Richard B. Freeman holds the Herbert Ascherman Chair in Economics at Harvard University. He is a Research Associate at the NBER, and is currently serving as Faculty co-Director of the Labor and Worklife Program at the Harvard Law School, and is Co-Director of the Harvard Center for Green Buildings and Cities.
Professor Freeman is a Fellow of the American Academy of Arts and Science and the AAAS (American Association for the Advancement of Science). He is currently serving on the AAAS Initiative for Science and Technology. He has served or is serving on 12 Panels and Boards of the U.S. National Academy of Science, including The NAS Panel to Evaluate the National Center for Science and Engineering Statistics Approach to Measuring the Science and Engineering Workforce, The Board of Higher Education and Workforce (BHEW), The Committee on Understanding the Engineering Education-Workforce Continuum (NAE), The Committee on Assuring a Future U.S.-based Nuclear Chemistry Expertise, The Committee on National Statistics Panel on Developing Science, Technology and Innovation Indicators for the Future, The Committee on Capitalizing on the Diversity of the Science and Engineering Workforce in Industry, The Committee on National Needs for Biomedical and Behavioral Scientists, The Committee on Demographic and Economic Impacts of Immigration, and the joint NAS, NAE and IM study on Policy Implications of International Graduate Students and Postdoctoral Scholars in the U.S. United States.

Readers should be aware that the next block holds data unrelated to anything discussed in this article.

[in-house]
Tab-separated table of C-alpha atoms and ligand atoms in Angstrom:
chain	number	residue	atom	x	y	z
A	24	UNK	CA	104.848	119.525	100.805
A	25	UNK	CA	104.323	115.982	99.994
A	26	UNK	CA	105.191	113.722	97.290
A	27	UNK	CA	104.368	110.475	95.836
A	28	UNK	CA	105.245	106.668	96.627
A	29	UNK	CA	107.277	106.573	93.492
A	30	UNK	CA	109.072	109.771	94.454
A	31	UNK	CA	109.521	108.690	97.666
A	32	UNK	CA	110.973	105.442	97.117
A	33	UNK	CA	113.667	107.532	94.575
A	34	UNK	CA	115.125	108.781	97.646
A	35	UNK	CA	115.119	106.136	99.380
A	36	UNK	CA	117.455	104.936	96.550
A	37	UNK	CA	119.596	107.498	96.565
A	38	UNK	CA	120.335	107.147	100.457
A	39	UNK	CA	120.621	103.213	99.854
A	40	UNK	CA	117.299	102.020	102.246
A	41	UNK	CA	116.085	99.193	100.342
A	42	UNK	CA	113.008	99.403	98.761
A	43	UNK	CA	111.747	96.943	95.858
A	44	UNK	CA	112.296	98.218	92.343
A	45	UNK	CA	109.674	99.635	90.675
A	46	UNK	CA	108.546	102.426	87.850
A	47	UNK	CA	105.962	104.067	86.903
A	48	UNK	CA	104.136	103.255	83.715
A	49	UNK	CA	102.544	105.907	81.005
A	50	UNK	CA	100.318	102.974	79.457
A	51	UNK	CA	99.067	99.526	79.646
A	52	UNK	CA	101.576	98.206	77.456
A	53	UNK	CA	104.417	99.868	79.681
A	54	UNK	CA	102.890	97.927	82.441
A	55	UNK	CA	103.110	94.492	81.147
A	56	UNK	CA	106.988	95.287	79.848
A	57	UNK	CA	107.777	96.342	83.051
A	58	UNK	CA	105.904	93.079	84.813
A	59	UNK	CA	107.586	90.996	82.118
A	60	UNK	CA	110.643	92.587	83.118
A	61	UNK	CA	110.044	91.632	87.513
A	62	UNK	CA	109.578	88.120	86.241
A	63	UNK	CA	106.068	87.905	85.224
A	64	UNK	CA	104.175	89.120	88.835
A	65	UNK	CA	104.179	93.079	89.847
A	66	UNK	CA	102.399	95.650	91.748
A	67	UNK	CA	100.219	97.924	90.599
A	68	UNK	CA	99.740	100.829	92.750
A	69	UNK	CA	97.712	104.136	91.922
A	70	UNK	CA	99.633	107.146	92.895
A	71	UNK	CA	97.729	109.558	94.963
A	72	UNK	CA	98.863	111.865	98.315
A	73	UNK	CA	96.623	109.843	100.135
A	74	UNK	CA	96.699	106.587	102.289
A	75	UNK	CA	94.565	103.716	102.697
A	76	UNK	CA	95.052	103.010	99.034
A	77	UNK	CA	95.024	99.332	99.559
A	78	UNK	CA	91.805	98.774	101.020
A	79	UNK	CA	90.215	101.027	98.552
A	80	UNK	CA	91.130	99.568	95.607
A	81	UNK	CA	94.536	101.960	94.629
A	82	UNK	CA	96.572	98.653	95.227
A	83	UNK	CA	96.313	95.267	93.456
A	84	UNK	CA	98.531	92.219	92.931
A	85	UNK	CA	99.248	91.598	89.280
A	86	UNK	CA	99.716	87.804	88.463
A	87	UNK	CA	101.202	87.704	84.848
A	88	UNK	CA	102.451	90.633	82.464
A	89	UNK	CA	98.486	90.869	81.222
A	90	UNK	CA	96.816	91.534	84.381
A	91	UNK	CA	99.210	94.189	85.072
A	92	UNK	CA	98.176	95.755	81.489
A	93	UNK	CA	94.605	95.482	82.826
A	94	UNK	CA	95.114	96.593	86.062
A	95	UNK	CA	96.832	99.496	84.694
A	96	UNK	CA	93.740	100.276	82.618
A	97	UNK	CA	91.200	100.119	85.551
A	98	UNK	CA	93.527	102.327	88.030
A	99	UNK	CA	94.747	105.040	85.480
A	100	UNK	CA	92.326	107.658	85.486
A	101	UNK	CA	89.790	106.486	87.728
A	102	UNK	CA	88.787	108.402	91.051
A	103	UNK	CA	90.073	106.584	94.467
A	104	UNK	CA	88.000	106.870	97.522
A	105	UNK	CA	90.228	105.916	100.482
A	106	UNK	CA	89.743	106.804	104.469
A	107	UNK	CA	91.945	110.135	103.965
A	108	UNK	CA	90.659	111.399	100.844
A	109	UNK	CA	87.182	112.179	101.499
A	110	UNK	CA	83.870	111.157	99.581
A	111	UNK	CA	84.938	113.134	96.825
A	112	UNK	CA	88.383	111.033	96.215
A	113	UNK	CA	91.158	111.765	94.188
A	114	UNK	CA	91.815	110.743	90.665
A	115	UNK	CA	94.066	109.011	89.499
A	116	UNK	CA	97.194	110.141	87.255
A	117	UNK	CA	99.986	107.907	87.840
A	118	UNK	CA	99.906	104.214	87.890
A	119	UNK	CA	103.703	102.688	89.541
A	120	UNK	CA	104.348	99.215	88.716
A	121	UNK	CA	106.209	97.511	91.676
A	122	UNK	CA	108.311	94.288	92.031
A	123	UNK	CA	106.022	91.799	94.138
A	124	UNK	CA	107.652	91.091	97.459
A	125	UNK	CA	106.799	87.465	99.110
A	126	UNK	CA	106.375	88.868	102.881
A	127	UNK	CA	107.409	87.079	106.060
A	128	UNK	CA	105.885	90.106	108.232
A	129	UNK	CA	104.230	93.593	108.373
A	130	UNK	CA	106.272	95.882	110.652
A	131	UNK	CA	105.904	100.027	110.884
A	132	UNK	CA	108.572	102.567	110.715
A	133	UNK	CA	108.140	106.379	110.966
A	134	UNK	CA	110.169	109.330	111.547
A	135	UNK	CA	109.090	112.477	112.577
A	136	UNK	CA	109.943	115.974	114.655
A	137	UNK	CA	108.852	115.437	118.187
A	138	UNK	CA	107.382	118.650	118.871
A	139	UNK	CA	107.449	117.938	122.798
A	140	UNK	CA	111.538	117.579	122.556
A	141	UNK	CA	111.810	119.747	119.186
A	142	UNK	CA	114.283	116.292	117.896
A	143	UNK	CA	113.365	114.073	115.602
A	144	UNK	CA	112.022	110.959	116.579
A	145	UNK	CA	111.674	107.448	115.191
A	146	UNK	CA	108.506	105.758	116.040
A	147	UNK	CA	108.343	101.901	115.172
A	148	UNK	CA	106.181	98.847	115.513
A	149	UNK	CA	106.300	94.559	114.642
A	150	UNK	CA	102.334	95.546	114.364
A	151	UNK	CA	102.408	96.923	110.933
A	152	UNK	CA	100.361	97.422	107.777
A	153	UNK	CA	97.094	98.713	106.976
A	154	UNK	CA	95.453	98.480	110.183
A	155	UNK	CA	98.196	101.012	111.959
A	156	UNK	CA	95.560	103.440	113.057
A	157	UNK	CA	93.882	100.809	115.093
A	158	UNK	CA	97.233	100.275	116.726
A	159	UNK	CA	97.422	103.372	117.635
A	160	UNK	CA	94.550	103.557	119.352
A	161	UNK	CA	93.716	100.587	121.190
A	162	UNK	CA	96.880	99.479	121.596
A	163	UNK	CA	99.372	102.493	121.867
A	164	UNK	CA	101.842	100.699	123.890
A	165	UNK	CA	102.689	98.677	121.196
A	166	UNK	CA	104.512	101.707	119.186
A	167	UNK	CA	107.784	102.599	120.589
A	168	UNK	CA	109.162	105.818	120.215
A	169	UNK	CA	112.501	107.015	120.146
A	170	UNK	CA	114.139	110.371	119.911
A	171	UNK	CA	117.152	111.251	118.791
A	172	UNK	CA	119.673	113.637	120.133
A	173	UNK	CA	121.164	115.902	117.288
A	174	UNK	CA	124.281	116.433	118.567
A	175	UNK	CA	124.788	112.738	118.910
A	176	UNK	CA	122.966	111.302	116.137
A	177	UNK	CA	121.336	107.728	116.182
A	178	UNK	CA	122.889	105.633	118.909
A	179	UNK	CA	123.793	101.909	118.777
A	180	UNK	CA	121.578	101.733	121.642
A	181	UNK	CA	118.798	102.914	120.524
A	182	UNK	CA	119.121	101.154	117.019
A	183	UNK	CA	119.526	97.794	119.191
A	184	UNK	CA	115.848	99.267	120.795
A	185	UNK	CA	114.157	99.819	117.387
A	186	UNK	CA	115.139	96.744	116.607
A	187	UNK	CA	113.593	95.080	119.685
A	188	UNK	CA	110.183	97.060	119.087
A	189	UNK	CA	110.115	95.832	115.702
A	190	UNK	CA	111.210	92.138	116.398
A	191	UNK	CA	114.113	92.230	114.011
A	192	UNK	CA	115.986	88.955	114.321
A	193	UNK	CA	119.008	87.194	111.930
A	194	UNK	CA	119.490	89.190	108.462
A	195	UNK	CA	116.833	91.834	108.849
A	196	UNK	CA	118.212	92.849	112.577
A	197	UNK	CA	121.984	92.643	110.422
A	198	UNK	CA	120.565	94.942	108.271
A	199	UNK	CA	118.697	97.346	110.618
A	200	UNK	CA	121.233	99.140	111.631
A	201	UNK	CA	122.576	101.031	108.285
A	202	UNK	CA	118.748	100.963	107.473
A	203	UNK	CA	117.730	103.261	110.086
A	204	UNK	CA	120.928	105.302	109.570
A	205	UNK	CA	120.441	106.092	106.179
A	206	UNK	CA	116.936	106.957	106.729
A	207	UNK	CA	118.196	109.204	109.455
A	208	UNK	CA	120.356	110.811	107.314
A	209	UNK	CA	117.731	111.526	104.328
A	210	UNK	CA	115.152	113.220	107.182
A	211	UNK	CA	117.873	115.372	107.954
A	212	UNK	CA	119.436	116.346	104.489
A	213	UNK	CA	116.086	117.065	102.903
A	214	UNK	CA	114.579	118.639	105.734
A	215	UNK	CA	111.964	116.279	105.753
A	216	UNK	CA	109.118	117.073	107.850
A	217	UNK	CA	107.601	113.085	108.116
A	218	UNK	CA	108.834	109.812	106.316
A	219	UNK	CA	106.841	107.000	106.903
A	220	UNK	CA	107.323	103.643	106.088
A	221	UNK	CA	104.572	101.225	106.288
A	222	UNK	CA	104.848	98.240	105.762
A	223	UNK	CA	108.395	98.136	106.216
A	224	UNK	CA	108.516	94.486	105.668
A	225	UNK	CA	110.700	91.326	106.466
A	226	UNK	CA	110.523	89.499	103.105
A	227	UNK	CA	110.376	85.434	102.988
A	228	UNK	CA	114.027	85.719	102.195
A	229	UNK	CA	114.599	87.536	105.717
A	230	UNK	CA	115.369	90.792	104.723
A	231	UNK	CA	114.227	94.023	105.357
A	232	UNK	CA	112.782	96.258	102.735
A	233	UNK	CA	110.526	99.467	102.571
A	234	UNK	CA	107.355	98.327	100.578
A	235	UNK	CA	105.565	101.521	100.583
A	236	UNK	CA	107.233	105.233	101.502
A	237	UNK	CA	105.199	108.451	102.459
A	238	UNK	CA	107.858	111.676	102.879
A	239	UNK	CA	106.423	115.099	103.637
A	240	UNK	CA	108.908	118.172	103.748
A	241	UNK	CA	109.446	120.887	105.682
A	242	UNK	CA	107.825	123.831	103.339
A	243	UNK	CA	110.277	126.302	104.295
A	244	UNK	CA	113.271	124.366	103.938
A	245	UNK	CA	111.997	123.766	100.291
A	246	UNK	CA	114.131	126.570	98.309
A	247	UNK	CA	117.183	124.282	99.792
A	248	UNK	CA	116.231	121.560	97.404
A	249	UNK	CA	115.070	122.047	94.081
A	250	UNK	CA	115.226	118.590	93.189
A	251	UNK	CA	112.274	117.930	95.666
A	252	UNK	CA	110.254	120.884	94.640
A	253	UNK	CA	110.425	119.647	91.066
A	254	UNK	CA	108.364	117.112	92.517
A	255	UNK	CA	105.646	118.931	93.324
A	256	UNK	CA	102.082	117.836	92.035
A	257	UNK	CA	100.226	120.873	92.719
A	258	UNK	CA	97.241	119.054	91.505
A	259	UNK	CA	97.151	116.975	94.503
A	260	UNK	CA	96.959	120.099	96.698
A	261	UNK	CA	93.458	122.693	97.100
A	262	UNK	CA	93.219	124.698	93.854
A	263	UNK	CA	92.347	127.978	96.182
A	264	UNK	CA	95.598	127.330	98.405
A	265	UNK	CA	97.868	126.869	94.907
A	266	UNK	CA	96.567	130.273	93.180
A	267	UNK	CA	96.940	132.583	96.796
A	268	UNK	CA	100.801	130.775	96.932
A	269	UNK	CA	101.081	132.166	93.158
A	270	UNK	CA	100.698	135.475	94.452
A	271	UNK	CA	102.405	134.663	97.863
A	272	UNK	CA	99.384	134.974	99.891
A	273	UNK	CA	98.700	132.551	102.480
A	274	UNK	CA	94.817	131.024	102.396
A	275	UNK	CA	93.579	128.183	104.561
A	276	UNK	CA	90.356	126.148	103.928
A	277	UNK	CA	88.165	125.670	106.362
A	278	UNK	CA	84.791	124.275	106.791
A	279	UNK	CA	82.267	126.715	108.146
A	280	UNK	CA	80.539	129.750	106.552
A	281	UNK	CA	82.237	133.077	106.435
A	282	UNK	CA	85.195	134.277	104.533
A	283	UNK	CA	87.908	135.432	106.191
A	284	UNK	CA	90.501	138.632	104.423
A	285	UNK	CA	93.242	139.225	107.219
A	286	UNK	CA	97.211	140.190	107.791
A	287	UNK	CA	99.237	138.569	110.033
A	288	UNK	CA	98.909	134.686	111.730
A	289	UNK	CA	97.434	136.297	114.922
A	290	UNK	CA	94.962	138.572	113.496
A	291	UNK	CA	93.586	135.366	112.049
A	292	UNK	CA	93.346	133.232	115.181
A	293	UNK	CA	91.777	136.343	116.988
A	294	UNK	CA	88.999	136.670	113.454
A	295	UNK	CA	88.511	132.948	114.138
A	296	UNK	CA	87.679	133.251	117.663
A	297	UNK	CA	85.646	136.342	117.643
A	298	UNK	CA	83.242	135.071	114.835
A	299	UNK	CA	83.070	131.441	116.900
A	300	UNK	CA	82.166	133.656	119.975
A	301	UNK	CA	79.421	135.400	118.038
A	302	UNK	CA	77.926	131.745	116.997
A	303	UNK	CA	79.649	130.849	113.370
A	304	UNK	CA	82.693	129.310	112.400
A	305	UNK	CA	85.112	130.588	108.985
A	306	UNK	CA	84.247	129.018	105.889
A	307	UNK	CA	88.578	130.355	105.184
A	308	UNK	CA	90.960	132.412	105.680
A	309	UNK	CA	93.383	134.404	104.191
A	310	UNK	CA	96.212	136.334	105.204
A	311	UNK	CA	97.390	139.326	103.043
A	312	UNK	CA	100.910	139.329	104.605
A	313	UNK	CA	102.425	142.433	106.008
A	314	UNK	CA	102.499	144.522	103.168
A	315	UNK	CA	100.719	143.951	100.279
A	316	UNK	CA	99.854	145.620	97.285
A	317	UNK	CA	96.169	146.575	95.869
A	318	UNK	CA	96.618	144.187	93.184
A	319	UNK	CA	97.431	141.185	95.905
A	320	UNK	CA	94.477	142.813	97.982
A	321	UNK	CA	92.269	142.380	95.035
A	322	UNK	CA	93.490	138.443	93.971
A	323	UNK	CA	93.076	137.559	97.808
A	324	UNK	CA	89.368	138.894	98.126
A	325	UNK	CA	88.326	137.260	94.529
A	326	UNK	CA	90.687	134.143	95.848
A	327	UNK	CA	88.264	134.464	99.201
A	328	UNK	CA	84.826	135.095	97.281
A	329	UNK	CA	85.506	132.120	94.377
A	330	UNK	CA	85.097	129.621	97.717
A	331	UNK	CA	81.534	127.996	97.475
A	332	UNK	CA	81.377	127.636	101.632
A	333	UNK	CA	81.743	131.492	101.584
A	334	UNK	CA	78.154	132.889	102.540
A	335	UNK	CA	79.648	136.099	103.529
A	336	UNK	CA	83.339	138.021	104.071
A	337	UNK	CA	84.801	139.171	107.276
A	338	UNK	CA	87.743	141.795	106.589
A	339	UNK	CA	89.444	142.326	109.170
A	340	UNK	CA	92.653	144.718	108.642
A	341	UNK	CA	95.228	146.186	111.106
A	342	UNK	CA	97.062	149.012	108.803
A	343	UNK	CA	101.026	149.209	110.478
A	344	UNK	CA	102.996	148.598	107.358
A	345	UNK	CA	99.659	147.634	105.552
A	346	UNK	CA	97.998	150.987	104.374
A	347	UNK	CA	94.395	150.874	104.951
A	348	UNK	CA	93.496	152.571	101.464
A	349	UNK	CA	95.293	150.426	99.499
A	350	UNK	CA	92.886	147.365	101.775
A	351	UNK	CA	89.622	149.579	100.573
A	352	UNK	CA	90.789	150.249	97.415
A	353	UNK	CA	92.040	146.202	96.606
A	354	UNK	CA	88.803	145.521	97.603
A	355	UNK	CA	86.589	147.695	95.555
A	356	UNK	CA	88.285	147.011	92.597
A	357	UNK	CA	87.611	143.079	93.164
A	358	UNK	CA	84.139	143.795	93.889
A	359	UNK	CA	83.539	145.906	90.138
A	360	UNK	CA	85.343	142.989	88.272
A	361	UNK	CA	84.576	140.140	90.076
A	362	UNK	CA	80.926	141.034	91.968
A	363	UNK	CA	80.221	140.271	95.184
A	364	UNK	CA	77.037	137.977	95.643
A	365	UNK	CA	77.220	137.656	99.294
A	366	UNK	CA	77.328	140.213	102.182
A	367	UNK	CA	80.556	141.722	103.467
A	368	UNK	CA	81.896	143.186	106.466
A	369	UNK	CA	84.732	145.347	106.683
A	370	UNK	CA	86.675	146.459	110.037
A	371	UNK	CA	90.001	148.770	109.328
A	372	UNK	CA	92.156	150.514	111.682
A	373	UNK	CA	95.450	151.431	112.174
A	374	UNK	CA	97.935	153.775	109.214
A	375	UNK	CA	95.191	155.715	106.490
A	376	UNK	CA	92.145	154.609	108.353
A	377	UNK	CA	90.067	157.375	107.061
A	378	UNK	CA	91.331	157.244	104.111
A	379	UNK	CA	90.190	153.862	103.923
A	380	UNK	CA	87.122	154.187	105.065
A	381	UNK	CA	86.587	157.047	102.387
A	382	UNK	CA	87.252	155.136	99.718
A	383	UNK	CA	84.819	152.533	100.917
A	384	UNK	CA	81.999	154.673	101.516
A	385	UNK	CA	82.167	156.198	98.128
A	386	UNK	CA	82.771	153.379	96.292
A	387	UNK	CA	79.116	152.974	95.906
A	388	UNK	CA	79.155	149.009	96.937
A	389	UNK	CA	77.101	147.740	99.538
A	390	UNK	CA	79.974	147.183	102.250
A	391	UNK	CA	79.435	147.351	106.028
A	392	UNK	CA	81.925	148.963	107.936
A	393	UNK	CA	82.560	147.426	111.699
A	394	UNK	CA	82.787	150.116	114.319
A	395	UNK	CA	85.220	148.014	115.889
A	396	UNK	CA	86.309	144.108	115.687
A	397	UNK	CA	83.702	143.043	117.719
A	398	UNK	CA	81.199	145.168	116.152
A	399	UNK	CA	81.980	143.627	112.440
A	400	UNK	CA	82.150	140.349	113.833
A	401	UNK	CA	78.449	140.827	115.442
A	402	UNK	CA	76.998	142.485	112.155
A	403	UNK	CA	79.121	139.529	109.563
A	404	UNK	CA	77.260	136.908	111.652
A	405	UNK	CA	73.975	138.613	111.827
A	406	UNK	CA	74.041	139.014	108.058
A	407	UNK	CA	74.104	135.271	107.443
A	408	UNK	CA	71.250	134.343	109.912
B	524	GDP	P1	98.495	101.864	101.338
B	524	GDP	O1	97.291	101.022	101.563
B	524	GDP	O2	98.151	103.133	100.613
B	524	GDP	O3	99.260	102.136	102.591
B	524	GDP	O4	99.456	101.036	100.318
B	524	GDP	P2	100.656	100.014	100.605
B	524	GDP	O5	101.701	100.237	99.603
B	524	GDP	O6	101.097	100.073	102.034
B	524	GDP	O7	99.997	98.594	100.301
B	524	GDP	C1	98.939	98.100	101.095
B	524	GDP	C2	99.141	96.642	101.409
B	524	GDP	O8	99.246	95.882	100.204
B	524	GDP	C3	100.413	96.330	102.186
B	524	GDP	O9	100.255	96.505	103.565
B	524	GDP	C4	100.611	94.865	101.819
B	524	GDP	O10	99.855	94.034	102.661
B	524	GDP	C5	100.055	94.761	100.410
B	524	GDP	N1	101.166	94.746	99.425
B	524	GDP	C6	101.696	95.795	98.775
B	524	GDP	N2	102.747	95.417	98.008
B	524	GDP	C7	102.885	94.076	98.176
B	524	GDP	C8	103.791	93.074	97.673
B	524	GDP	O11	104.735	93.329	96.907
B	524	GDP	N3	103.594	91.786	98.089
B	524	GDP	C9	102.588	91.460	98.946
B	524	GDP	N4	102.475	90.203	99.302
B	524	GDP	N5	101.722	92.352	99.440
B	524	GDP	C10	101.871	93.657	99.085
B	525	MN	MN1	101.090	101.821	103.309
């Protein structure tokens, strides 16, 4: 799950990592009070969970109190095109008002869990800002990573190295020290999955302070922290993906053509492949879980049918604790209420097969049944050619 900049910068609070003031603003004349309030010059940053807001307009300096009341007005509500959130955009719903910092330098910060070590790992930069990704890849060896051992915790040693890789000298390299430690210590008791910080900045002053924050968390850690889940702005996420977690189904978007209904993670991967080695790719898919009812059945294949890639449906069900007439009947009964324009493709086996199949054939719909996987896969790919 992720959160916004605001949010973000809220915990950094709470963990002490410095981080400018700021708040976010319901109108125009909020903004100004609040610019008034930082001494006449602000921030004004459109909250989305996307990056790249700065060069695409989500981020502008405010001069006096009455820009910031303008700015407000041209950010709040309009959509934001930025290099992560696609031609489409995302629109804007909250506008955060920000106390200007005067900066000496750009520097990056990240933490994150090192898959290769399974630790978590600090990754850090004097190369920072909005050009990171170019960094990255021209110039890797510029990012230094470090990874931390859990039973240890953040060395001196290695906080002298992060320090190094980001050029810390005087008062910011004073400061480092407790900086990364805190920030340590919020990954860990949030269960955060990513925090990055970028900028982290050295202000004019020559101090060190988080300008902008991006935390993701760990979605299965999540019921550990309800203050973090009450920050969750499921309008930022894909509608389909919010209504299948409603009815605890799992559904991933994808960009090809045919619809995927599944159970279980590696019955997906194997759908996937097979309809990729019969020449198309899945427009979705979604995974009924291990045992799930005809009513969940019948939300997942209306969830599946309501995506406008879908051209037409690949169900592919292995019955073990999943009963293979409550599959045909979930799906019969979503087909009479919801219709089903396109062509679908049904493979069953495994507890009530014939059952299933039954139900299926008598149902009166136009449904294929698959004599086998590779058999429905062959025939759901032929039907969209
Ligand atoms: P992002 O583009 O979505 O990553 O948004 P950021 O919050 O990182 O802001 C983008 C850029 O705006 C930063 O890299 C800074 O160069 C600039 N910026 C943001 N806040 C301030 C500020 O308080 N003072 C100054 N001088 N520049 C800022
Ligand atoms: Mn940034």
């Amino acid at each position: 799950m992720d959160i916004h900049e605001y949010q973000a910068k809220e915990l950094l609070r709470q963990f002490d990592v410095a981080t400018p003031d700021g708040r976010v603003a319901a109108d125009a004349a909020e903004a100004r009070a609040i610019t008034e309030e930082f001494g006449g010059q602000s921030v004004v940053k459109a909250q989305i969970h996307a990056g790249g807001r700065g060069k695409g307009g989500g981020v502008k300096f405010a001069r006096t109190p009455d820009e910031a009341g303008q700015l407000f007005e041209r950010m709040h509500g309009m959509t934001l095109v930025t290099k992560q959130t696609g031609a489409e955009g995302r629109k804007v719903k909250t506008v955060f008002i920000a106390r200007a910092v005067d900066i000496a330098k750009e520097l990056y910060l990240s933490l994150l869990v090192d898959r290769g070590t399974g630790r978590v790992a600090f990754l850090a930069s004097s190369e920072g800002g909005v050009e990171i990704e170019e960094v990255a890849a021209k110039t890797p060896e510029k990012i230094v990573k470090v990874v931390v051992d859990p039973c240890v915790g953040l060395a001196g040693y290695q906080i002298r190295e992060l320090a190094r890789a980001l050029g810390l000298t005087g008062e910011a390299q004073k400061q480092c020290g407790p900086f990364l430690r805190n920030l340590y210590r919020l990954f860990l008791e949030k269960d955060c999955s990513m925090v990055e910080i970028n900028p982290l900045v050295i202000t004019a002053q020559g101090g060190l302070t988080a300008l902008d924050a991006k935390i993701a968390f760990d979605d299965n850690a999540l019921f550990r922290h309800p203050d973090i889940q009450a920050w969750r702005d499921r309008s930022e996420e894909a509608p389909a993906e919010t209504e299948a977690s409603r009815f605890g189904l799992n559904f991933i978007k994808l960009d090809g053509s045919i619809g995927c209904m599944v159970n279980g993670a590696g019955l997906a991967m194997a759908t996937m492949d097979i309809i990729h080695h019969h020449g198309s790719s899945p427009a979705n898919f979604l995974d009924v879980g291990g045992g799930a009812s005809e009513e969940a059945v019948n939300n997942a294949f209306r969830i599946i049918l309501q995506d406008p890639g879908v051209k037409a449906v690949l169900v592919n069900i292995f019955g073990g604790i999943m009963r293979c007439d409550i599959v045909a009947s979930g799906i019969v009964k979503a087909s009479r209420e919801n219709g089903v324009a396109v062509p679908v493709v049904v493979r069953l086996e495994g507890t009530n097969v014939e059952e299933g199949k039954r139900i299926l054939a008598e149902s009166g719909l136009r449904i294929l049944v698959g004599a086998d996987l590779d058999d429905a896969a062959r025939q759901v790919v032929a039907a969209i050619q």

Freeman received the Mincer Lifetime Achievement Prize from the Society of Labor Economics in 2006. In 2007 he was awarded the IZA Prize in Labor Economics. In 2011 he was appointed Frances Perkins Fellow of the American Academy of Political and Social Science. In 2016 he received the Global Equity Organization (GEO) Judges Award, honoring exceptional contribution towards the promotion of of global employee share ownership. Also in 2016, he was named a Distinguished Fellow of the American Economic Association; the award citation describes Richard as “an enormously innovative labor economist who has made pioneering contributions to virtually every aspect of the field.”
Professor Freeman’s research interests include the job market for scientists and engineers; the transformation of scientific ideas into innovations, Chinese and Korean labor markets; the effects of AI and robots on the job market; and forms of labor market representation and employee ownership.